Plo I, Nakatake M, Malivert L, de Villartay JP, Giraudier S, Villeval JL, et al. JAK2 stimulates homologous recombination and genetic instability: potential implication in the heterogeneity of myeloproliferative disorders. Blood. 2008;112(4):1402–12.

  103. 103.

    Chen E, Ahn JS, Massie CE, Clynes D, Godfrey AL, Li J, et al. JAK2V617F promotes replication fork stalling with disease-restricted impairment of the intra-S checkpoint response. Proc Natl Acad Sci USA. 2014;111(42):15190–5.

  104. 104.

    Marty C, Lacout C, Droin N, Le Couédic JP, Ribrag V, Solary E, et al. A role for reactive oxygen species in JAK2 V617F myeloproliferative neoplasm progression. Leukemia. 2013;27(11):2187–95.

  105. 105.

    Nieborowska-Skorska M, Maifrede S, Dasgupta Y, Sullivan K, Flis S, Le BV, et al. Ruxolitinib-induced defects in DNA repair cause sensitivity to PARP inhibitors in myeloproliferative neoplasms. Blood. 2017;130(26):2848–59.

  106. 106.

    Ahn JS, Li J, Chen E, Kent DG, Park HJ, Green AR. JAK2V617F mediates resistance to DNA damage-induced apoptosis by modulating FOXO3A localization and Bcl-xL deamidation. Oncogene. 2016;35(17):2235–46.

  107. 107.

    Nakatake M, Monte-Mor B, Debili N, Casadevall N, Ribrag V, Solary E, et al. JAK2(V617F) negatively regulates p53 stabilization by enhancing MDM2 via La expression in myeloproliferative neoplasms. Oncogene. 2012;31(10):1323–33.

  108. 108.

    Mazzacurati L, Lambert QT, Pradhan A, Griner LN, Huszar D, Reuther GW. The PIM inhibitor AZD1208 synergizes with ruxolitinib to induce apoptosis of ruxolitinib sensitive and resistant JAK2-V617F-driven cells and inhibit colony formation of primary MPN cells. Oncotarget. 2015;6(37):40141–57.

  109. 109.

    Tefferi A, Vaidya R, Caramazza D, Finke C, Lasho T, Pardanani A. Circulating interleukin (IL)-8, IL-2R, IL-12, and IL-15 levels are independently prognostic in primary myelofibrosis: a comprehensive cytokine profiling study. J Clin Oncol. 2011;29(10):1356–63.

  110. 110.

    Barosi G, Massa M, Campanelli R, Fois G, Catarsi P, Viarengo G, et al. Primary myelofibrosis: older age and high JAK2V617F allele burden are associated with elevated plasma high-sensitivity C-reactive protein levels and a phenotype of progressive disease. Leuk Res. 2017;60:18–23.

  111. 111.

    Kleppe M, Kwak M, Koppikar P, Riester M, Keller M, Bastian L, et al. JAK-STAT pathway activation in malignant and nonmalignant cells contributes to MPN pathogenesis and therapeutic response. Cancer Discov. 2015;5(3):316–31.

  112. 112.

    Panteli KE, Hatzimichael EC, Bouranta PK, Katsaraki A, Seferiadis K, Stebbing J, et al. Serum interleukin (IL)-1, IL-2, sIL-2Ra, IL-6 and thrombopoietin levels in patients with chronic myeloproliferative diseases. Br J Haematol. 2005;130(5):709–15.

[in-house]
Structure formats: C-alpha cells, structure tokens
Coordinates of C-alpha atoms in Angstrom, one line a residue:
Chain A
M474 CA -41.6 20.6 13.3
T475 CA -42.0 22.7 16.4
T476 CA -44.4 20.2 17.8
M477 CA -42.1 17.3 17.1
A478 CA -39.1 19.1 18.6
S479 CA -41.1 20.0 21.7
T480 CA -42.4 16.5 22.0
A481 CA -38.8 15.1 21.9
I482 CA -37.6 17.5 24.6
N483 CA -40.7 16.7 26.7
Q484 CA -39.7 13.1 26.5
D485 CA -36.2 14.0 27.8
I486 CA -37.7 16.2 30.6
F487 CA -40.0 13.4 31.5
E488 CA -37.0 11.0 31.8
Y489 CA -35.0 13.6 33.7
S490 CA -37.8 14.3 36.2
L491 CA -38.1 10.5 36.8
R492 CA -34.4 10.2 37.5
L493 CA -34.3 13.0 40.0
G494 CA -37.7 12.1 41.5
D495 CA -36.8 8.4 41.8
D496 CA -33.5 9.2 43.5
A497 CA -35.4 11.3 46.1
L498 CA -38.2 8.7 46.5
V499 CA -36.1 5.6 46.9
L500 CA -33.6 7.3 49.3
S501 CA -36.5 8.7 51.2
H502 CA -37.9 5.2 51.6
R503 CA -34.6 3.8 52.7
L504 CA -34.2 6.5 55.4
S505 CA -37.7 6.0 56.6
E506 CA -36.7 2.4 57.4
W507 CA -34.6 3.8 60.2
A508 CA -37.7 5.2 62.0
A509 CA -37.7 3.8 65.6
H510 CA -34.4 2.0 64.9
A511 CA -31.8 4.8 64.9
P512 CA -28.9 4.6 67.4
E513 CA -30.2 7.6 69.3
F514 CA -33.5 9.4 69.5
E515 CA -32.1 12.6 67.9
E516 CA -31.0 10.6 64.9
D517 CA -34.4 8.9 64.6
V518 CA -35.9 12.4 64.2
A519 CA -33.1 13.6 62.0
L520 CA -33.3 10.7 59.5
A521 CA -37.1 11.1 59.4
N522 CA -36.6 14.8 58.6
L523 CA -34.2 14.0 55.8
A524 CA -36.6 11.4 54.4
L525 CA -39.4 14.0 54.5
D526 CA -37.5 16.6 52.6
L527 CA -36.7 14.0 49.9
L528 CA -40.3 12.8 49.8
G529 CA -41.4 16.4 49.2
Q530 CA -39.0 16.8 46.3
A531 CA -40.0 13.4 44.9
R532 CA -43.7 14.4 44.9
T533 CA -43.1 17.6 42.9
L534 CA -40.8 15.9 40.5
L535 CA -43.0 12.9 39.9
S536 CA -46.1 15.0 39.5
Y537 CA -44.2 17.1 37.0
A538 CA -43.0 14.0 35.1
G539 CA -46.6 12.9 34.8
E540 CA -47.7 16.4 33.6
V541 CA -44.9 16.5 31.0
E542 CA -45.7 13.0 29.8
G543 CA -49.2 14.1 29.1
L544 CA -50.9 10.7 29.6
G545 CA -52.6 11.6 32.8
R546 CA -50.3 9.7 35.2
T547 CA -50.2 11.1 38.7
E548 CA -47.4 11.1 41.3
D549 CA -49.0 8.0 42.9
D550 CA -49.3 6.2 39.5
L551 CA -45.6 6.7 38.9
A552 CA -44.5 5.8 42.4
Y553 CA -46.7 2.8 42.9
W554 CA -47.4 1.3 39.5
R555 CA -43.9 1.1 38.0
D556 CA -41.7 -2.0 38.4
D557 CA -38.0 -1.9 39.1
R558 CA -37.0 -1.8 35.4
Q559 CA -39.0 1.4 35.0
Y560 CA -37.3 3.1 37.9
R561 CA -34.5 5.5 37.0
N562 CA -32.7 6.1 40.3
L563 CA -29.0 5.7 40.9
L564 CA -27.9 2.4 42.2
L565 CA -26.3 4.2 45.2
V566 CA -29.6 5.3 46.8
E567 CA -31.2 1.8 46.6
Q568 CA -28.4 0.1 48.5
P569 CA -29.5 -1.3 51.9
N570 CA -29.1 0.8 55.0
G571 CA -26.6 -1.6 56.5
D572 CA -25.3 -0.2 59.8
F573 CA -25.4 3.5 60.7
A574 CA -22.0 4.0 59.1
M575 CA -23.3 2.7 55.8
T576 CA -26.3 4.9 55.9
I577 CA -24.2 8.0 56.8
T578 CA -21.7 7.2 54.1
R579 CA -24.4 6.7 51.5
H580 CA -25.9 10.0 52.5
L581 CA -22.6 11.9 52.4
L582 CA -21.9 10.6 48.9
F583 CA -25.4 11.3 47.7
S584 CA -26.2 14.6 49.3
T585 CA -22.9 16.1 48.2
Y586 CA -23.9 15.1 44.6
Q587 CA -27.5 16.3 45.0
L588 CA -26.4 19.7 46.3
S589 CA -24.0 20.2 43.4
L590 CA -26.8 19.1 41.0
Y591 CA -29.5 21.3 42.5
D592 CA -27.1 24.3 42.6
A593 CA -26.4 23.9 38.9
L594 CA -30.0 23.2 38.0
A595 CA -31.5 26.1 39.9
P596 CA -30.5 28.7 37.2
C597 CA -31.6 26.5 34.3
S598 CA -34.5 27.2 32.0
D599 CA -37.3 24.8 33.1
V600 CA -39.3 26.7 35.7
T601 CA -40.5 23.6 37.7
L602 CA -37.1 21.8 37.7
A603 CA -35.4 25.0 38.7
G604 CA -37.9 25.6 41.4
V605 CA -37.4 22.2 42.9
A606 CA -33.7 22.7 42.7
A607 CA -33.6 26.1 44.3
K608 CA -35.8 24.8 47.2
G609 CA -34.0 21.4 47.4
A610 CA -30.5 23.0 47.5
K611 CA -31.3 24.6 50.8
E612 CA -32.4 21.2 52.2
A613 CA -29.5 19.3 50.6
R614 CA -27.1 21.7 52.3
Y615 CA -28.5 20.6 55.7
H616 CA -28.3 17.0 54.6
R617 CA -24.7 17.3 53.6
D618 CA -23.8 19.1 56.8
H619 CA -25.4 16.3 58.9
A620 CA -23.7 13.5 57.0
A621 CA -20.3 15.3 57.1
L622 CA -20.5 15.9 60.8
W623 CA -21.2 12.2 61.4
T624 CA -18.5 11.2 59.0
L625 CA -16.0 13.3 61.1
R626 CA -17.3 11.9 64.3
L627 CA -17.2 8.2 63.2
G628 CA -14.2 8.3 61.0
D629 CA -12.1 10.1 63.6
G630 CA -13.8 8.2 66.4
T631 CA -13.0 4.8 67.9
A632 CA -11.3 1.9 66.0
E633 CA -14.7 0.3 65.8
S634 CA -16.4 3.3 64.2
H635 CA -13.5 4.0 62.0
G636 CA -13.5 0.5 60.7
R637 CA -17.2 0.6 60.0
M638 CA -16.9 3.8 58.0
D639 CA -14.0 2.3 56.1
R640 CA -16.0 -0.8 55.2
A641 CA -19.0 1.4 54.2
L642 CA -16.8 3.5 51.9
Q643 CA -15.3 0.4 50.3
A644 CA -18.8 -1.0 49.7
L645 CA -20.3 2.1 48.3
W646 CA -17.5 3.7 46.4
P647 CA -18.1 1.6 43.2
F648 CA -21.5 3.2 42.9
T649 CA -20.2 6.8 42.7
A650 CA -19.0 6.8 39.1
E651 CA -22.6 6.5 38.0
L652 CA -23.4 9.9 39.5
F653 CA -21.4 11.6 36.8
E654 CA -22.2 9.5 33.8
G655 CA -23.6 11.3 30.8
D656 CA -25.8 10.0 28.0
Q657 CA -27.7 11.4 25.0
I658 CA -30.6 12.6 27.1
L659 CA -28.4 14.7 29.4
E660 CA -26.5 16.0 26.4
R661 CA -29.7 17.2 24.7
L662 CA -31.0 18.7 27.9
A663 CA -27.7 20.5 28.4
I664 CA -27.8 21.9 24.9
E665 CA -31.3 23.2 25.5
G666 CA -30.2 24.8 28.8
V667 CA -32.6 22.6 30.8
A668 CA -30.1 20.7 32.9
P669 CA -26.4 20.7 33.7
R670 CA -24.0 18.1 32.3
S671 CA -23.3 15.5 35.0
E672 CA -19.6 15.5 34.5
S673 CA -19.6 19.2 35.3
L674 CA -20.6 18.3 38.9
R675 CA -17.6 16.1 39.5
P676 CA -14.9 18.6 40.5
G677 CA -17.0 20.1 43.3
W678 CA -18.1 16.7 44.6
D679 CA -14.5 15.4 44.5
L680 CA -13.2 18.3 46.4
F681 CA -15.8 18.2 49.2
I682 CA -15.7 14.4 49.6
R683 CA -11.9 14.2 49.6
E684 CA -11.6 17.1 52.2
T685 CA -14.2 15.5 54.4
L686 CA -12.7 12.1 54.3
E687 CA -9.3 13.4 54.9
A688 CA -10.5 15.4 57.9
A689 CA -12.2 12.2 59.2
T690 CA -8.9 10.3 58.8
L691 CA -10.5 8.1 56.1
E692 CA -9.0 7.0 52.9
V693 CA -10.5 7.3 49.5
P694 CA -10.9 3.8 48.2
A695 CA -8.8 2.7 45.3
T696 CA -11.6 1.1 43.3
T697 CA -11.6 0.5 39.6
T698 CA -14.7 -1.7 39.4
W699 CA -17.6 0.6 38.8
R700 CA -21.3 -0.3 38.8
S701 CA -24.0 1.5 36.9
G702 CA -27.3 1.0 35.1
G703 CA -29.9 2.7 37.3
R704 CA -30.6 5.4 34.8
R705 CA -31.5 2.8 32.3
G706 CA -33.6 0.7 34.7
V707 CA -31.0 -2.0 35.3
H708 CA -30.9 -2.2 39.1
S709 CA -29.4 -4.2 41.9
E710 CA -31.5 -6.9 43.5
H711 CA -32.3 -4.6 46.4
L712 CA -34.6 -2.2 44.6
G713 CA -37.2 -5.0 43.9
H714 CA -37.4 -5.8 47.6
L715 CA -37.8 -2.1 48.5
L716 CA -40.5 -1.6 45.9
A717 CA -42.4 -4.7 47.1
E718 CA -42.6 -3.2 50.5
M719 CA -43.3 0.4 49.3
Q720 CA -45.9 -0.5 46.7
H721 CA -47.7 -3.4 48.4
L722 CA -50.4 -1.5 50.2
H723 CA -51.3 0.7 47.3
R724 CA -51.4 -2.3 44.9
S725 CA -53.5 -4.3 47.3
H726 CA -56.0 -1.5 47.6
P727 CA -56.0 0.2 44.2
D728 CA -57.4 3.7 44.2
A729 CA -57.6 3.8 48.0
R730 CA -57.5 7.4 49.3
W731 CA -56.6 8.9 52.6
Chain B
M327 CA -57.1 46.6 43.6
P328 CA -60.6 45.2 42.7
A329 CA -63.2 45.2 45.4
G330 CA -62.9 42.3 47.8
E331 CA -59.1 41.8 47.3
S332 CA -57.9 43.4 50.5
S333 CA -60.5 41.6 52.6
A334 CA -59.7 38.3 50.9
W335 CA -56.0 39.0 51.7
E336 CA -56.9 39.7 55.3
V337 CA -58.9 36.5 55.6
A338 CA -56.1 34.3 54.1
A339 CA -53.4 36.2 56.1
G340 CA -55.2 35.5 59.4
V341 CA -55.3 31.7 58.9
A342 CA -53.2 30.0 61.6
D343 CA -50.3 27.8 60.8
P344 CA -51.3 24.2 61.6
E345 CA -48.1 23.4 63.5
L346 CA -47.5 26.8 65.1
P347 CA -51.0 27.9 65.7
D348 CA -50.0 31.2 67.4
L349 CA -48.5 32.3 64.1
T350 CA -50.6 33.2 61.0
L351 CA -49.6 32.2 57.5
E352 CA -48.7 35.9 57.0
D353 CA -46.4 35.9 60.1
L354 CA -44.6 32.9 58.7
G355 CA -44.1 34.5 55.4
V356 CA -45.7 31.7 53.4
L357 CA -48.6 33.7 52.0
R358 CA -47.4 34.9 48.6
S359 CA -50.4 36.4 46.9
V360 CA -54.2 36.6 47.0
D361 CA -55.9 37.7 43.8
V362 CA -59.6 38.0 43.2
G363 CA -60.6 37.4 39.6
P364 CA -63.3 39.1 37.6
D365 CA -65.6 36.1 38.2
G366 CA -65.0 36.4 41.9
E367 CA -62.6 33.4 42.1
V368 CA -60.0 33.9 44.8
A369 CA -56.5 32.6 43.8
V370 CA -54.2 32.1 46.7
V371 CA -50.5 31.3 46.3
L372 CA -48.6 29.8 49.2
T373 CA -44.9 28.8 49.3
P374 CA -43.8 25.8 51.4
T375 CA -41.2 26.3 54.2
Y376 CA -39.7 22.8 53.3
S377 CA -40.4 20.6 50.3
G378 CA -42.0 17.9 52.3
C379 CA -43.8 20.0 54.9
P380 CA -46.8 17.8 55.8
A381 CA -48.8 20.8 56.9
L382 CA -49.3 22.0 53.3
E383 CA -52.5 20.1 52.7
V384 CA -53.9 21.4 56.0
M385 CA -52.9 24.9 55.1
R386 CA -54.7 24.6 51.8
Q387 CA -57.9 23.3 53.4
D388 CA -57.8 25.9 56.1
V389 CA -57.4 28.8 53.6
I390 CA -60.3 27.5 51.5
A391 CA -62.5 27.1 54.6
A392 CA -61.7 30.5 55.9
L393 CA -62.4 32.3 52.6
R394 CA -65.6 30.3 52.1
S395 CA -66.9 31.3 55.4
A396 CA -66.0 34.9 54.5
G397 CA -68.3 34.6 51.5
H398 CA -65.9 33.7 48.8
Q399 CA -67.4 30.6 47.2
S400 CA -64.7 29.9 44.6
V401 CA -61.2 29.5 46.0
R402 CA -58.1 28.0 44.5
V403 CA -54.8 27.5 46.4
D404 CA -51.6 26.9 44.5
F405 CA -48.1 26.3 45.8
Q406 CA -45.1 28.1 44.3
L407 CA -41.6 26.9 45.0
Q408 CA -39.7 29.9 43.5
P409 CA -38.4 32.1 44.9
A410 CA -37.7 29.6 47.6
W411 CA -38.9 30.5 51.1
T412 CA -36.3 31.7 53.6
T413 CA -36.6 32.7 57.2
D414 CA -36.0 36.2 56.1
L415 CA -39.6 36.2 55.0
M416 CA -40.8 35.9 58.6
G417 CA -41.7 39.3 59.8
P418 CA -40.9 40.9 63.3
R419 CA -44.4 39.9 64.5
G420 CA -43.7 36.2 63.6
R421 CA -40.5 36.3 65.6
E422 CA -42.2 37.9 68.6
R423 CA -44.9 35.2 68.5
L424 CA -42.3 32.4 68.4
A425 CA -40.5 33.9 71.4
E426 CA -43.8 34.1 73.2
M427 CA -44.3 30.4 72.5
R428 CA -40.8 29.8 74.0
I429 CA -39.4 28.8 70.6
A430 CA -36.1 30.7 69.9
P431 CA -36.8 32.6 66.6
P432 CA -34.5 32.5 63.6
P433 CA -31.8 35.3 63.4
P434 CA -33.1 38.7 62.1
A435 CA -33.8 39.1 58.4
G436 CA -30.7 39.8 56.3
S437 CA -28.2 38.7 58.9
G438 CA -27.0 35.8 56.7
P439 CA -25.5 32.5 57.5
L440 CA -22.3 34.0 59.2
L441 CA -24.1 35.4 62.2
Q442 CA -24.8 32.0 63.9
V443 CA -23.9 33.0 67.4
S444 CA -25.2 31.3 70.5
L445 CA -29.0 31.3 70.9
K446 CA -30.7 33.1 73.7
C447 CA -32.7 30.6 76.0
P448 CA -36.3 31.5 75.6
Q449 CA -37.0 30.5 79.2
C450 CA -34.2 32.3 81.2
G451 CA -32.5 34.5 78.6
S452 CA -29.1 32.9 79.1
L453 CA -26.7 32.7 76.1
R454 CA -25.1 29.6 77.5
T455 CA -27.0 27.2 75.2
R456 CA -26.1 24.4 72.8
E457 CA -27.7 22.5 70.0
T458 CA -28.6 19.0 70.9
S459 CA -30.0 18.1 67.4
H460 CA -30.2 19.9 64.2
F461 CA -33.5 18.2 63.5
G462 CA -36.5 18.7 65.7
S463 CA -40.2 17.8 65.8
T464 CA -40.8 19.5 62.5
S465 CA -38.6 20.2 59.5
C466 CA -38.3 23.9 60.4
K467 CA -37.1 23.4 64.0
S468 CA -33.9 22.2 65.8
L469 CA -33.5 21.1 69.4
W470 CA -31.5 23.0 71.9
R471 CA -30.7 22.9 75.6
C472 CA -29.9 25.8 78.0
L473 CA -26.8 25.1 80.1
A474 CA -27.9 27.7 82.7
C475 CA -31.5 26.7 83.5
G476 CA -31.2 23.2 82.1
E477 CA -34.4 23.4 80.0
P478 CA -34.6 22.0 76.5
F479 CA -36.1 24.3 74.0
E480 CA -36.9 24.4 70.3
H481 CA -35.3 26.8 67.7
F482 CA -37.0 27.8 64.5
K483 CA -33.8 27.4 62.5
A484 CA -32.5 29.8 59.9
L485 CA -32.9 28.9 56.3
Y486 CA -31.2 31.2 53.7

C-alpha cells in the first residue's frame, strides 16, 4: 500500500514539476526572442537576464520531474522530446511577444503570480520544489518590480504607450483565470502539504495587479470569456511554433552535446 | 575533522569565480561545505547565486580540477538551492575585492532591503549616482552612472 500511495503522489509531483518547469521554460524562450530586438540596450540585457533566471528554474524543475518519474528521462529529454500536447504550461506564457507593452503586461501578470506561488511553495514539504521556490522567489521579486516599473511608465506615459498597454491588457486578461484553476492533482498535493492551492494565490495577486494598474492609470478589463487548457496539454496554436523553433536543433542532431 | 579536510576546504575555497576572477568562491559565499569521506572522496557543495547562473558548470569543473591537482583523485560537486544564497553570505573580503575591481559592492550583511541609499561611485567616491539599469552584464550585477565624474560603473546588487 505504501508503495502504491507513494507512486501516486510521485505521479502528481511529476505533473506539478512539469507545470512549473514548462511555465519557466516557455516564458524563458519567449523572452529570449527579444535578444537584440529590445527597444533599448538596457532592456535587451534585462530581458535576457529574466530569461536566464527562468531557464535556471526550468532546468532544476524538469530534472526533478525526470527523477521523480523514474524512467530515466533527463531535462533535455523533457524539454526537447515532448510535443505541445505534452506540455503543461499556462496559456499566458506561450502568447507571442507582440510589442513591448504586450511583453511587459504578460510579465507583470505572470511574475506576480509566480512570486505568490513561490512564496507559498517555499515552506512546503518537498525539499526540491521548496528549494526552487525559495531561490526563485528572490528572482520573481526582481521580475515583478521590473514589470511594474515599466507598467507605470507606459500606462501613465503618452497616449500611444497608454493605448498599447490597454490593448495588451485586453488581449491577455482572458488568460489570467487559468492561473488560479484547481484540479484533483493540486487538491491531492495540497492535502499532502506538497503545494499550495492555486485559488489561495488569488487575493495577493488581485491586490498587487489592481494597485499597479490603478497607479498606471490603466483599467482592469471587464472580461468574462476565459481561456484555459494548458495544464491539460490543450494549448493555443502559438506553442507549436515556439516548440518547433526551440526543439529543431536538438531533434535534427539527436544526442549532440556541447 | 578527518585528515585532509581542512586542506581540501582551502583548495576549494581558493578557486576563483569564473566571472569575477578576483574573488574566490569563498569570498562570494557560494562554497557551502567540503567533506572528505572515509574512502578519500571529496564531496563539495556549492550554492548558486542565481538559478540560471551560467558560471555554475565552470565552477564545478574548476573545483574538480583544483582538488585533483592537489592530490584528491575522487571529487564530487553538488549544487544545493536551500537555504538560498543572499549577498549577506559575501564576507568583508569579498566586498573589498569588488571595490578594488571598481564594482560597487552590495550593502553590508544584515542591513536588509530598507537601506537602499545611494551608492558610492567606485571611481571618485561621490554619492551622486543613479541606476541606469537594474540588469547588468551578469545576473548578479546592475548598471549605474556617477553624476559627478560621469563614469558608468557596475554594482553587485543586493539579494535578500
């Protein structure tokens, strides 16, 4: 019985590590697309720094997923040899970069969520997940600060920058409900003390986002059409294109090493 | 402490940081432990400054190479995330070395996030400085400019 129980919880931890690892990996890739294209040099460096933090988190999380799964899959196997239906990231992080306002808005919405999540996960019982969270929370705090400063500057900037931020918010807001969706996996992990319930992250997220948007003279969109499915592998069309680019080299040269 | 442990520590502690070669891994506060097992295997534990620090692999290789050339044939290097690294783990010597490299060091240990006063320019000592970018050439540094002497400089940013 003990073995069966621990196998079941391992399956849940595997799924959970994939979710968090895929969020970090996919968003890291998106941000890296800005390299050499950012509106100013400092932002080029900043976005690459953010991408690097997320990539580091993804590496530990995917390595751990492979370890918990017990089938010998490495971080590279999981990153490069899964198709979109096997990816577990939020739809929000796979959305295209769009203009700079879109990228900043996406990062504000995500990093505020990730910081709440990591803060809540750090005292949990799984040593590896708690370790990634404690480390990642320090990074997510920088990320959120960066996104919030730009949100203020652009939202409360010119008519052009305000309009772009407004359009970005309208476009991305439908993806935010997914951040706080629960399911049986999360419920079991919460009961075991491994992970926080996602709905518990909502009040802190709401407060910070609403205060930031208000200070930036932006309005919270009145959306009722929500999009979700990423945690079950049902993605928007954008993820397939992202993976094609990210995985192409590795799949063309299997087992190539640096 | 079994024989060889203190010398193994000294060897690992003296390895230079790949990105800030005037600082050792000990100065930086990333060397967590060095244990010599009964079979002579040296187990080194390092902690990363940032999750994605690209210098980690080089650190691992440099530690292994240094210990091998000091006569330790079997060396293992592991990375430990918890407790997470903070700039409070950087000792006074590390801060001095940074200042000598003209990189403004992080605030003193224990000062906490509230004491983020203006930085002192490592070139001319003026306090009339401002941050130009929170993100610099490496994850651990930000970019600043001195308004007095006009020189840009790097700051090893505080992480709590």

113. 113.

    Barbui T, Carobbio A, Finazzi G, Vannucchi AM, Barosi G, Antonioli E, et al. Inflammation and thrombosis in essential thrombocythemia and polycythemia vera: different role of C-reactive protein and pentraxin 3. Haematologica. 2011;96(2):315–8.

  114. 114.

    Leiva O, Ng SK, Chitalia S, Balduini A, Matsuura S, Ravid K. The role of the extracellular matrix in primary myelofibrosis. Blood Cancer J. 2017;7(2):e525.

  115. 115.

    Zeiser R, Burchert A, Lengerke C, Verbeek M, Maas-Bauer K, Metzelder SK, et al. Ruxolitinib in corticosteroid-refractory graft-versus-host disease after allogeneic stem cell transplantation: a multicenter survey. Leukemia. 2015;29(10):2062–8.

  116. 116.

    Passamonti F, Maffioli M. The role of JAK2 inhibitors in MPNs 7 years after approval. Blood. 2018;131(22):2426–35.

  117. 117.

    Berdeja J, Palandri F, Baer MR, Quick D, Kiladjian JJ, Martinelli G, et al. Phase 2 study of gandotinib (LY2784544) in patients with myeloproliferative neoplasms. Leuk Res. 2018;71:82–8.

  118. 118.

    Meyer SC, Keller MD, Chiu S, Koppikar P, Guryanova OA, Rapaport F, et al. CHZ868, a type II JAK2 inhibitor, reverses type I JAK inhibitor persistence and demonstrates efficacy in myeloproliferative neoplasms. Cancer Cell. 2015;28(1):15–28.

Download references

Authors’ contributions

GG undertook literature review and wrote the manuscript. SM undertook experiments and reviewed the manuscript. KM reviewed and edited the manuscript. MFM reviewed and edited the manuscript. All authors read and approved the final mauscript.

Acknowledgements

Not applicable.

Competing interests

GG, SM, KM—no competing interests to declare. MFM—Novartis: Honorarium, speaker fee, Advisory board. Celgene: Speaker fee. Bristol Myer Squibb: Honorarium.

Availability of data and materials

Not applicable.

Consent for publication

Not applicable.

Ethics approval and consent to participate

Not applicable.

Funding

Not applicable.

Publisher’s Note

Springer Nature remains neutral with regard to jurisdictional claims in published maps and institutional affiliations.

Author information

Correspondence to Graeme Greenfield.

Rights and permissions

Open Access This article is distributed under the terms of the Creative Commons Attribution 4.0 International License (http://creativecommons.org/licenses/by/4.0/), which permits unrestricted use, distribution, and reproduction in any medium, provided you give appropriate credit to the original author(s) and the source, provide a link to the Creative Commons license, and indicate if changes were made. The Creative Commons Public Domain Dedication waiver (http://creativecommons.org/publicdomain/zero/1.0/) applies to the data made available in this article, unless otherwise stated.

Reprints and Permissions

About this article

Verify currency and authenticity via CrossMark

Cite this article

Greenfield, G., McPherson, S., Mills, K. et al. The ruxolitinib effect: understanding how molecular pathogenesis and epigenetic dysregulation impact therapeutic efficacy in myeloproliferative neoplasms. J Transl Med 16, 360 (2018) doi:10.1186/s12967-018-1729-7

Download citation

Keywords

  • Myeloproliferative neoplasms
  • Polycythaemia vera
  • Essential thrombocythemia
  • Primary myelofibrosis
  • Ruxolitinib
  • Epigenetics